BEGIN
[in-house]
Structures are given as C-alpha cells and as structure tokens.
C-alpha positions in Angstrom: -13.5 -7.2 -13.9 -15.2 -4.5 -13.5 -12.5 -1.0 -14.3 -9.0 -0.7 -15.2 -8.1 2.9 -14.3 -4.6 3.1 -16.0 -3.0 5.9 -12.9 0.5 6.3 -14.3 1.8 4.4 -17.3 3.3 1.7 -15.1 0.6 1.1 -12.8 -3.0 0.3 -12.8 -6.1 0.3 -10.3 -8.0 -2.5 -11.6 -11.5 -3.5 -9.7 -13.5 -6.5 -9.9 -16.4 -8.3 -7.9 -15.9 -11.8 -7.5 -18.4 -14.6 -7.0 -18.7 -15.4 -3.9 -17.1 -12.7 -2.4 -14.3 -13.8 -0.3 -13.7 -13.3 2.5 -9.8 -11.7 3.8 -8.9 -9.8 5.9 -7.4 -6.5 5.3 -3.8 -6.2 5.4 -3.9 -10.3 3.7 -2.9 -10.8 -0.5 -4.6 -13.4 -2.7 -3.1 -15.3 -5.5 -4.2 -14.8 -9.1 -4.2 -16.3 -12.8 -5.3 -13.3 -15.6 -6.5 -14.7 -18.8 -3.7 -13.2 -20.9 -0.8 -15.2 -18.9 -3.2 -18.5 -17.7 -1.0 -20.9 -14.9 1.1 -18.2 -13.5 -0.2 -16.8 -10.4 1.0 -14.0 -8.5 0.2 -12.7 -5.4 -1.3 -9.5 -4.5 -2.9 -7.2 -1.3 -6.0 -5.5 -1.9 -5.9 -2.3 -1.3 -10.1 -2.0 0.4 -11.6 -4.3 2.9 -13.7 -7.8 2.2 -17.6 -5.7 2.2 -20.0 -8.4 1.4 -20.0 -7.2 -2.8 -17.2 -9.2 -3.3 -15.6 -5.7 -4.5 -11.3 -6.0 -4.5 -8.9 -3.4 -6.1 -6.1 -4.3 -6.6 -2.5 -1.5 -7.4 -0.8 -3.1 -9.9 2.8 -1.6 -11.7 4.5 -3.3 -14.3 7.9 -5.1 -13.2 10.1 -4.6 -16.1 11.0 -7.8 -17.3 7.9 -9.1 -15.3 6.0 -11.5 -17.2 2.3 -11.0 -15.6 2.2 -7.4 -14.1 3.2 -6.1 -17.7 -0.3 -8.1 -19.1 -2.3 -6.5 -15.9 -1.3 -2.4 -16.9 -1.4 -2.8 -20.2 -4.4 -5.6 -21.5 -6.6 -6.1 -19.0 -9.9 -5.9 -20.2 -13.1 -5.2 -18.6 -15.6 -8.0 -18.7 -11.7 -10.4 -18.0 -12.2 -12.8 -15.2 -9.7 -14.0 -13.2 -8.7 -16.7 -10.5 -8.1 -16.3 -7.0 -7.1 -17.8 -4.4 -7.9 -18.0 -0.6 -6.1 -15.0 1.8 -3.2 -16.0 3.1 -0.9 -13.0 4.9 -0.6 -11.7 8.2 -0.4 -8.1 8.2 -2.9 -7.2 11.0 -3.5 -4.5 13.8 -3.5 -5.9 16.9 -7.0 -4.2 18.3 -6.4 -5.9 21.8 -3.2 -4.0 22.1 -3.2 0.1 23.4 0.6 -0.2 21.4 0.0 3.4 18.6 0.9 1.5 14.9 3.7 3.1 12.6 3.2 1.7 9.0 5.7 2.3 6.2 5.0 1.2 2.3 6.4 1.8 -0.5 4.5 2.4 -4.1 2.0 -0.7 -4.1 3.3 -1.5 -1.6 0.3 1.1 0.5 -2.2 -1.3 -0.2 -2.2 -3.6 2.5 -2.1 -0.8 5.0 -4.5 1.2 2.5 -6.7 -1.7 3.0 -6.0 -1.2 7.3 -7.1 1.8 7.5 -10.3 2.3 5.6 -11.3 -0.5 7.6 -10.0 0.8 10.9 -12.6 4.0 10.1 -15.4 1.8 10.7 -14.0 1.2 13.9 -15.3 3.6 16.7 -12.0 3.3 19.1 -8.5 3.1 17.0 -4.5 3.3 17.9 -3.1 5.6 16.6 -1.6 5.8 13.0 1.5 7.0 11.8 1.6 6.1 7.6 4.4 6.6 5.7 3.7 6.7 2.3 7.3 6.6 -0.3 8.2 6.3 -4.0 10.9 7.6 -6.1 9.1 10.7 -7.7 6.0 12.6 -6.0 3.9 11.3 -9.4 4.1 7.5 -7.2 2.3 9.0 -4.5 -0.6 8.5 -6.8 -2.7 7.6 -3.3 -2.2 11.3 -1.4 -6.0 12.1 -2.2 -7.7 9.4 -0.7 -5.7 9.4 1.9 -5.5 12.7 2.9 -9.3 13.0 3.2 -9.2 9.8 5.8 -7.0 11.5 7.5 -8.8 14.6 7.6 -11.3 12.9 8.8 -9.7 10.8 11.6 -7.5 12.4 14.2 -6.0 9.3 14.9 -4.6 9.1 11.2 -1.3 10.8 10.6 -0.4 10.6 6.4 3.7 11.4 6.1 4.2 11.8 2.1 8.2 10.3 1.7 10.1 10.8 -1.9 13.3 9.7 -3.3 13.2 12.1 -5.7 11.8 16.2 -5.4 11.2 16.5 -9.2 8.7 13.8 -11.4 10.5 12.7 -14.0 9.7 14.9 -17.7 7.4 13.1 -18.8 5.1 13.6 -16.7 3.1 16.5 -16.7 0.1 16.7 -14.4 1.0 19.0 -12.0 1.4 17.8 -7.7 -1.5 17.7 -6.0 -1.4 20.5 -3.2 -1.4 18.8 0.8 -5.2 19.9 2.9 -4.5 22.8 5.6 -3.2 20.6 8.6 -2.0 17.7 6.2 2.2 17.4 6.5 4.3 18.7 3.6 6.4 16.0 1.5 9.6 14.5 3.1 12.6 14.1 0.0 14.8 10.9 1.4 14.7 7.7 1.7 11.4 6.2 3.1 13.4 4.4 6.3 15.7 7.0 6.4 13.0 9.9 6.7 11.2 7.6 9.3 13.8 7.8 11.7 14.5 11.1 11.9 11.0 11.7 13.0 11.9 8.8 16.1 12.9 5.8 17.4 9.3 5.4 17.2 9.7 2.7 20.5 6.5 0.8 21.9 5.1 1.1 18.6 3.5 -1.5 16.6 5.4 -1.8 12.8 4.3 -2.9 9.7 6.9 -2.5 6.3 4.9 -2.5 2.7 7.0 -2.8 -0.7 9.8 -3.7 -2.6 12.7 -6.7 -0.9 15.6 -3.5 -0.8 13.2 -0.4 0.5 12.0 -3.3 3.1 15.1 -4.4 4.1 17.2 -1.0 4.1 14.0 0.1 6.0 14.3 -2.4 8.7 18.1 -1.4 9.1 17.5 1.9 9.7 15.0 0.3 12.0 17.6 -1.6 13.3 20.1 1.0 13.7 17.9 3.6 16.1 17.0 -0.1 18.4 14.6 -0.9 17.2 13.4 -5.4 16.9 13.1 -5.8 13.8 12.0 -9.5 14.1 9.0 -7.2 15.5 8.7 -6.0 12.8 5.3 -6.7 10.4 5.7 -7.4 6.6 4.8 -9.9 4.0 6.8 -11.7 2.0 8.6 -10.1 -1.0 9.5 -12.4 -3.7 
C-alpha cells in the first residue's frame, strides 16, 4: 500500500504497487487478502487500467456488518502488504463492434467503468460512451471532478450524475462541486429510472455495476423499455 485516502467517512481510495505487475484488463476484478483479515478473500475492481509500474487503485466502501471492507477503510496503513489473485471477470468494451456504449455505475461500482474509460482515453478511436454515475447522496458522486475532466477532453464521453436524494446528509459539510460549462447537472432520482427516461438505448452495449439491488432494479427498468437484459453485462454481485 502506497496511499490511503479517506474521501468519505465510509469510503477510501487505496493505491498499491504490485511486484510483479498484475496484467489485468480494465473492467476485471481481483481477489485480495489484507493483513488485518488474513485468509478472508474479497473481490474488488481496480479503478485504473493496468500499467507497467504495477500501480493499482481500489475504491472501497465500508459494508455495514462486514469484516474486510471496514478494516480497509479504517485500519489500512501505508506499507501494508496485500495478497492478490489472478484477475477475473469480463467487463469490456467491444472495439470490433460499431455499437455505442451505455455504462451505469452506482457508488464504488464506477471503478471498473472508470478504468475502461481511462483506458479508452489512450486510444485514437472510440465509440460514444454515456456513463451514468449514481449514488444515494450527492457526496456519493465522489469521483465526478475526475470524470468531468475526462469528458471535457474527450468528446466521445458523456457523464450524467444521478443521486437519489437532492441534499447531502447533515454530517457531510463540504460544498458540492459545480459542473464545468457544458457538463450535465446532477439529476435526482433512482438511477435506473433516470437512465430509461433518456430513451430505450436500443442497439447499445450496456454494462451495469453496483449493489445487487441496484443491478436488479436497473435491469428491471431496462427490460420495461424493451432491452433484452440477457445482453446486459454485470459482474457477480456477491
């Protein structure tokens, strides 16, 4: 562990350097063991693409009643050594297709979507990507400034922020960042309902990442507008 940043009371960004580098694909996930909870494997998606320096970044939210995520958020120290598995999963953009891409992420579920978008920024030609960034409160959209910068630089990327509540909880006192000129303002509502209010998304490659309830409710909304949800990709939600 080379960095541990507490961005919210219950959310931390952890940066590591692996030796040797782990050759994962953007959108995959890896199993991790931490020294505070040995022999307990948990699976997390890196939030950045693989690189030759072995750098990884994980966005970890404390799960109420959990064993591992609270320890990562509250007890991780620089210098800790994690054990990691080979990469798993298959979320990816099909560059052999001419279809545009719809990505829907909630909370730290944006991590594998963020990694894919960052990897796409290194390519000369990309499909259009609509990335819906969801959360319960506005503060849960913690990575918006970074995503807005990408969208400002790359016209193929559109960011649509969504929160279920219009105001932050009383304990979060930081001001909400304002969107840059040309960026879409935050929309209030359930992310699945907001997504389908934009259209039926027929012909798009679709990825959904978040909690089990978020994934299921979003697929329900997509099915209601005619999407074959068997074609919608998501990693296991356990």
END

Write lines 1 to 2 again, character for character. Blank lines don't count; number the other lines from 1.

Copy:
[in-house]
Structures are given as C-alpha cells and as structure tokens.